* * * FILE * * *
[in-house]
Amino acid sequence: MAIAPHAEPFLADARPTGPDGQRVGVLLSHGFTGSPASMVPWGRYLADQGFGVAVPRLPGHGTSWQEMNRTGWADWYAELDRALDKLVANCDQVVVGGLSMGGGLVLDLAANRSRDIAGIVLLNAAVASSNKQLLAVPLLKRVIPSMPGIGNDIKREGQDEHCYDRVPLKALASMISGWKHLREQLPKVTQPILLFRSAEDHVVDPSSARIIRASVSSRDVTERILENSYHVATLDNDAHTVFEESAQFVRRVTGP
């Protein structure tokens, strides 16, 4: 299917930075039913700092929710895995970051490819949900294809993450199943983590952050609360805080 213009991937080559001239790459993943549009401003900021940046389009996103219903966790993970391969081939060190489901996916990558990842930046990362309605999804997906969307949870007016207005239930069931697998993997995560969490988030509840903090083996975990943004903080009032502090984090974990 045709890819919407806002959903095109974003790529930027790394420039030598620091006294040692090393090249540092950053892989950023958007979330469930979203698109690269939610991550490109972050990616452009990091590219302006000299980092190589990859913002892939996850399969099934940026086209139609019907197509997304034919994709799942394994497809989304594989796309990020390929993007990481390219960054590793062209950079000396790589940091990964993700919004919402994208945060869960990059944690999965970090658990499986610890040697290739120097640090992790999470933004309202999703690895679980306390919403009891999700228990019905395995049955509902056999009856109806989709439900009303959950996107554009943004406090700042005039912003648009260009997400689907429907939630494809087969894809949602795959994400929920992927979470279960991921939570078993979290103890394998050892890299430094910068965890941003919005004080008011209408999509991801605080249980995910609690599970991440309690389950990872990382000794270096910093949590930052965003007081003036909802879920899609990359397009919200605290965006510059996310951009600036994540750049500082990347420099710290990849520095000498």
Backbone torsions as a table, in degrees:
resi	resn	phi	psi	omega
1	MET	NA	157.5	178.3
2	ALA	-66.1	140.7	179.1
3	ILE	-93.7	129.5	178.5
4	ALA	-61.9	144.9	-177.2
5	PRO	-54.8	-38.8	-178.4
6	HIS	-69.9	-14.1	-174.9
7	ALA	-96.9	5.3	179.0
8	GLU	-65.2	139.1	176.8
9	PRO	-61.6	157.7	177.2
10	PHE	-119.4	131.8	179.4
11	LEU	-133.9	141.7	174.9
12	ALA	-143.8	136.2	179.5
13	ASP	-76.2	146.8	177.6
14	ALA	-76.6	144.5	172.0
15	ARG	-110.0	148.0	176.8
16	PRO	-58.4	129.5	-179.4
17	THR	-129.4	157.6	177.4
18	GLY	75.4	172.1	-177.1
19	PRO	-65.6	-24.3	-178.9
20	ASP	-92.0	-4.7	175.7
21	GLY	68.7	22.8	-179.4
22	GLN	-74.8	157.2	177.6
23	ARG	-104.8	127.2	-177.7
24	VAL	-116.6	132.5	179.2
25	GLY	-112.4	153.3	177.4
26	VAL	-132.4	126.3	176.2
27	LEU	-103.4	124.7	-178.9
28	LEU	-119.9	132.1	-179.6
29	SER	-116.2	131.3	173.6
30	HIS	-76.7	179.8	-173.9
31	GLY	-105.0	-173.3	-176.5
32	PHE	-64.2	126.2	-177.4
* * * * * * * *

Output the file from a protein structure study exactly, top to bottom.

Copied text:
[in-house]
Amino acid sequence: MAIAPHAEPFLADARPTGPDGQRVGVLLSHGFTGSPASMVPWGRYLADQGFGVAVPRLPGHGTSWQEMNRTGWADWYAELDRALDKLVANCDQVVVGGLSMGGGLVLDLAANRSRDIAGIVLLNAAVASSNKQLLAVPLLKRVIPSMPGIGNDIKREGQDEHCYDRVPLKALASMISGWKHLREQLPKVTQPILLFRSAEDHVVDPSSARIIRASVSSRDVTERILENSYHVATLDNDAHTVFEESAQFVRRVTGP
């Protein structure tokens, strides 16, 4: 299917930075039913700092929710895995970051490819949900294809993450199943983590952050609360805080 213009991937080559001239790459993943549009401003900021940046389009996103219903966790993970391969081939060190489901996916990558990842930046990362309605999804997906969307949870007016207005239930069931697998993997995560969490988030509840903090083996975990943004903080009032502090984090974990 045709890819919407806002959903095109974003790529930027790394420039030598620091006294040692090393090249540092950053892989950023958007979330469930979203698109690269939610991550490109972050990616452009990091590219302006000299980092190589990859913002892939996850399969099934940026086209139609019907197509997304034919994709799942394994497809989304594989796309990020390929993007990481390219960054590793062209950079000396790589940091990964993700919004919402994208945060869960990059944690999965970090658990499986610890040697290739120097640090992790999470933004309202999703690895679980306390919403009891999700228990019905395995049955509902056999009856109806989709439900009303959950996107554009943004406090700042005039912003648009260009997400689907429907939630494809087969894809949602795959994400929920992927979470279960991921939570078993979290103890394998050892890299430094910068965890941003919005004080008011209408999509991801605080249980995910609690599970991440309690389950990872990382000794270096910093949590930052965003007081003036909802879920899609990359397009919200605290965006510059996310951009600036994540750049500082990347420099710290990849520095000498």
Backbone torsions as a table, in degrees:
resi	resn	phi	psi	omega
1	MET	NA	157.5	178.3
2	ALA	-66.1	140.7	179.1
3	ILE	-93.7	129.5	178.5
4	ALA	-61.9	144.9	-177.2
5	PRO	-54.8	-38.8	-178.4
6	HIS	-69.9	-14.1	-174.9
7	ALA	-96.9	5.3	179.0
8	GLU	-65.2	139.1	176.8
9	PRO	-61.6	157.7	177.2
10	PHE	-119.4	131.8	179.4
11	LEU	-133.9	141.7	174.9
12	ALA	-143.8	136.2	179.5
13	ASP	-76.2	146.8	177.6
14	ALA	-76.6	144.5	172.0
15	ARG	-110.0	148.0	176.8
16	PRO	-58.4	129.5	-179.4
17	THR	-129.4	157.6	177.4
18	GLY	75.4	172.1	-177.1
19	PRO	-65.6	-24.3	-178.9
20	ASP	-92.0	-4.7	175.7
21	GLY	68.7	22.8	-179.4
22	GLN	-74.8	157.2	177.6
23	ARG	-104.8	127.2	-177.7
24	VAL	-116.6	132.5	179.2
25	GLY	-112.4	153.3	177.4
26	VAL	-132.4	126.3	176.2
27	LEU	-103.4	124.7	-178.9
28	LEU	-119.9	132.1	-179.6
29	SER	-116.2	131.3	173.6
30	HIS	-76.7	179.8	-173.9
31	GLY	-105.0	-173.3	-176.5
32	PHE	-64.2	126.2	-177.4